Creating accessible and dangerous Outdoor Education experiences for non-conquerers

Jessica Wilson

National Parks and Wildlife Service South Australia

 

Abstract:

Many of the expedition-into-nature programs emerged from romanticised notions of Western colonial power and often have racial, gender, ability and class overtones. Hiking from point A to point B, ascending summits, crossing rivers and meeting the physical challenges presented by nature all have a flavour of conquest over the environment, where humans endeavour to control the experience, rather than respond to place. How conscious are educators and students of what underpins ‘doing’ the Larapinta Trail or Overland Track, rafting a river or to top-out a rock face? After a decade of involvement with a school where a broad-based curriculum asks all students to participate in outdoor education programs, it appears that young people are also questioning this model and wondering why outdoor education experience excludes an increasing number of their peers.

Along with this questioning we need to be mindful that up to a quarter of Australians identify as having a disability (with perhaps up to 10% of children having a disability) and up to 2 million Australians having anxiety. The conquest model is practically out of reach to many students.

In fact some students are starting to buck the conquest model, and running their own activities that respond to place (eg replacing conquests with forest bathing projects).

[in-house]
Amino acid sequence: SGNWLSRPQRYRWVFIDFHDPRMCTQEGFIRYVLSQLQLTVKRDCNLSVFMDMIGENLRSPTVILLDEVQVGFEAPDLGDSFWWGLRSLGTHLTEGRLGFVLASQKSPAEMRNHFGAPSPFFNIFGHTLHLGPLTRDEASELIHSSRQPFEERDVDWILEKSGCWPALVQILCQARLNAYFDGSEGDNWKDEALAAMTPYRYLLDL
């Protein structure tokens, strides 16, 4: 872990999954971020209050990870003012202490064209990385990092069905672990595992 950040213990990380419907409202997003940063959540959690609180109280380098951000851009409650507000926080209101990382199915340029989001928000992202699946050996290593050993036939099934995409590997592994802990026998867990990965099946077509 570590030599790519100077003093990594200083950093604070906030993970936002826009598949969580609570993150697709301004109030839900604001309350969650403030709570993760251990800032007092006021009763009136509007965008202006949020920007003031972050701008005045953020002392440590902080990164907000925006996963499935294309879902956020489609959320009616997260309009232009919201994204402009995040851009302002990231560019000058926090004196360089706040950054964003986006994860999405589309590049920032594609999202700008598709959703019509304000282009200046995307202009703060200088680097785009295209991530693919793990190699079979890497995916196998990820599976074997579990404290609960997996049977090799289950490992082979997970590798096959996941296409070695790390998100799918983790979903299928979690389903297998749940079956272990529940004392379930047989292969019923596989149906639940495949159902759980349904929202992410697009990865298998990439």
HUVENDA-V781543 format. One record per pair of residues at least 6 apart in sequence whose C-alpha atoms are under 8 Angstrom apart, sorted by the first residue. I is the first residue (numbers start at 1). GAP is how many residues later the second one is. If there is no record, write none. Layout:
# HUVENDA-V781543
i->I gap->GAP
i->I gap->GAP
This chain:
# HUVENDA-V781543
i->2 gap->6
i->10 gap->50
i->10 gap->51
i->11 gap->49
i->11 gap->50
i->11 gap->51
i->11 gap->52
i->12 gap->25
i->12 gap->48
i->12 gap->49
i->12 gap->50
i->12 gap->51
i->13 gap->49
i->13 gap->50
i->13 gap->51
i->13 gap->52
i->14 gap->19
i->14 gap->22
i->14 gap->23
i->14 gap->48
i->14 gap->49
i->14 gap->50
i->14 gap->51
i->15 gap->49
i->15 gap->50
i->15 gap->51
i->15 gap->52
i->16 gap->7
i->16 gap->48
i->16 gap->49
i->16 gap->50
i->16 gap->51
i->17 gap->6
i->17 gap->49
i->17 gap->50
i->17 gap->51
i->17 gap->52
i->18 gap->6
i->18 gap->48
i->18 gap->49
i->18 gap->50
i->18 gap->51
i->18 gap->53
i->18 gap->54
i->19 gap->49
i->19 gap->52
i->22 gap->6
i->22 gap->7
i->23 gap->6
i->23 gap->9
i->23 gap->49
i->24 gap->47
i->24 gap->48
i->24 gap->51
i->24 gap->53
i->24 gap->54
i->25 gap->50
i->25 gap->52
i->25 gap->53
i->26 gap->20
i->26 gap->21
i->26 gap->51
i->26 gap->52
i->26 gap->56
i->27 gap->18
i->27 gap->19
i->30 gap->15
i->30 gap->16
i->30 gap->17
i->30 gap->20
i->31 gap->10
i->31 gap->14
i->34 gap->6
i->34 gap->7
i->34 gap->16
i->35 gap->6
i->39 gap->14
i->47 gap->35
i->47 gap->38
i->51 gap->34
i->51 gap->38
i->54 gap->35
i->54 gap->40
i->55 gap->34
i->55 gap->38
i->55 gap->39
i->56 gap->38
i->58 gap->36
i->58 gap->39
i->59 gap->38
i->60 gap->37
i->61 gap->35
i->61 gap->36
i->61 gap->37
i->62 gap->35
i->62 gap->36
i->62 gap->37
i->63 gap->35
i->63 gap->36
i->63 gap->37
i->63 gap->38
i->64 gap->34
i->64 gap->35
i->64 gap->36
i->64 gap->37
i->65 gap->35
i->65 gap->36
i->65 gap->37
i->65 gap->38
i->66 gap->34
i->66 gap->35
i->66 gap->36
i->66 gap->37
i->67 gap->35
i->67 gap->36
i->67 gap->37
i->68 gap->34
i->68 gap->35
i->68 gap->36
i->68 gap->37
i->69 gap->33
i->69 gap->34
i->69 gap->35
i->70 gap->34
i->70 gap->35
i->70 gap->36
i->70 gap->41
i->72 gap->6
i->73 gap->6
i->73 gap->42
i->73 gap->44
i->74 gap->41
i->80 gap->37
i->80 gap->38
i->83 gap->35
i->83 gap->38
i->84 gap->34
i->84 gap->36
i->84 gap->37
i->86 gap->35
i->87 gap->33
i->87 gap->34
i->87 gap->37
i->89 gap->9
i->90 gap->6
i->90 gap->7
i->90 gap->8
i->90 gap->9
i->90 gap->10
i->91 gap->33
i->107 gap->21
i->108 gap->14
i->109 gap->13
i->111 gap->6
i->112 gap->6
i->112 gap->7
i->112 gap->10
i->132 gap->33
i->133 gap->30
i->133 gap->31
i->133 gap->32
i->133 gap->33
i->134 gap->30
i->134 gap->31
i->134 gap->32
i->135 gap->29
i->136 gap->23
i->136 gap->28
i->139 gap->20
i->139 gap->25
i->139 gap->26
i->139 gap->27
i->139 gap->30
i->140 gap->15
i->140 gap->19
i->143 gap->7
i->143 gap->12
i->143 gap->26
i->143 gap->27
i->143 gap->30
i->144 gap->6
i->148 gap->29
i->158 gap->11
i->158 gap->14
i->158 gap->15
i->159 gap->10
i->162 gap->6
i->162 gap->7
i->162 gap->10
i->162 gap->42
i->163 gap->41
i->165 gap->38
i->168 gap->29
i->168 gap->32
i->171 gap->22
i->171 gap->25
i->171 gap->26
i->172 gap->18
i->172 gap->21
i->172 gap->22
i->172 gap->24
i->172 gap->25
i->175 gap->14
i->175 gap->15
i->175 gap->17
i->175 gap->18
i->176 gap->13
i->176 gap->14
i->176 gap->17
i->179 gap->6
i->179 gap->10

With our greater understanding of connection to nature and the role park agencies have in making our natural experiences more accessible, it seems that we need to be asking more ‘dangerous’ questions about relationships to nature and the role of conquests. As educators it brings rise to questions around how can slowed-down experiences offer something deeper, more meaningful to all participants?

In fact, what would decolonialising outdoor education look like? More importantly what are students asking of us at this time and in this place?

This presentation will provide alternatives to the conquest model for both teachers and public land managers.


Biography:

Jessica has worked for park agencies throughout most of her career. She commenced as an Interpretations Ranger and then ventured into recreation and trail planning, park policy, marine park stewardship and, most recently as the Nature Education Coordinator with the National Parks and Wildlife Service South Australia. Jessica started the ‘Parks Access for All’ group and for the past two years has been working to make SA’s parks more accessible.

About OEA and Outdoors NSW

Outdoor Education Australia (OEA)  was established in 2006 as a national network of outdoor education associations. The organisation facilitates communication between state and territory outdoor education associations about the practice and delivery of outdoor education; advocates for outdoor education across primary, secondary and tertiary education; and provides policy advice.

Outdoors NSW is the go-to place for all things outdoors in NSW.

The peak body for the outdoors in NSW, the organisation, (formerly known as ORIC), represents the outdoor community, advances outdoor standards, safety and practices, and fosters greater participation in the outdoors.

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